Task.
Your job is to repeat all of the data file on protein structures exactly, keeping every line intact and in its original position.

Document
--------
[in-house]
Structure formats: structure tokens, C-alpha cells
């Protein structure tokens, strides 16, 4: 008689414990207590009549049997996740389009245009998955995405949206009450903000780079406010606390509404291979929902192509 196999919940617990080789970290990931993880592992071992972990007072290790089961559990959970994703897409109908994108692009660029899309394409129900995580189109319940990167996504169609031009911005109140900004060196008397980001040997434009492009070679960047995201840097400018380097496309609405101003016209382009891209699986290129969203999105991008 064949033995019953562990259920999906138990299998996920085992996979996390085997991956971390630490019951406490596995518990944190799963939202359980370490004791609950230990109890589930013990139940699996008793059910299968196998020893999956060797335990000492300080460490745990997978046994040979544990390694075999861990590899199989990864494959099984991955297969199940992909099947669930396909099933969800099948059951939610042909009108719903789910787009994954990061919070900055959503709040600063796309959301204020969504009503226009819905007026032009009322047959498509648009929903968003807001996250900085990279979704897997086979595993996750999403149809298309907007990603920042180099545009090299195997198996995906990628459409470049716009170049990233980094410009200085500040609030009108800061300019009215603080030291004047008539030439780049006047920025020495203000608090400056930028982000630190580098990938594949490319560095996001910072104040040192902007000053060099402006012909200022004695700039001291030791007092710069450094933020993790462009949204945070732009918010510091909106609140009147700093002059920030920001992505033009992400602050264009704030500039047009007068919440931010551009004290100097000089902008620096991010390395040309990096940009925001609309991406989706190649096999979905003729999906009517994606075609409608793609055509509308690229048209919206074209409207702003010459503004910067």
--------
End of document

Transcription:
[in-house]
Structure formats: structure tokens, C-alpha cells
């Protein structure tokens, strides 16, 4: 008689414990207590009549049997996740389009245009998955995405949206009450903000780079406010606390509404291979929902192509 196999919940617990080789970290990931993880592992071992972990007072290790089961559990959970994703897409109908994108692009660029899309394409129900995580189109319940990167996504169609031009911005109140900004060196008397980001040997434009492009070679960047995201840097400018380097496309609405101003016209382009891209699986290129969203999105991008 064949033995019953562990259920999906138990299998996920085992996979996390085997991956971390630490019951406490596995518990944190799963939202359980370490004791609950230990109890589930013990139940699996008793059910299968196998020893999956060797335990000492300080460490745990997978046994040979544990390694075999861990590899199989990864494959099984991955297969199940992909099947669930396909099933969800099948059951939610042909009108719903789910787009994954990061919070900055959503709040600063796309959301204020969504009503226009819905007026032009009322047959498509648009929903968003807001996250900085990279979704897997086979595993996750999403149809298309907007990603920042180099545009090299195997198996995906990628459409470049716009170049990233980094410009200085500040609030009108800061300019009215603080030291004047008539030439780049006047920025020495203000608090400056930028982000630190580098990938594949490319560095996001910072104040040192902007000053060099402006012909200022004695700039001291030791007092710069450094933020993790462009949204945070732009918010510091909106609140009147700093002059920030920001992505033009992400602050264009704030500039047009007068919440931010551009004290100097000089902008620096991010390395040309990096940009925001609309991406989706190649096999979905003729999906009517994606075609409608793609055509509308690229048209919206074209409207702003010459503004910067």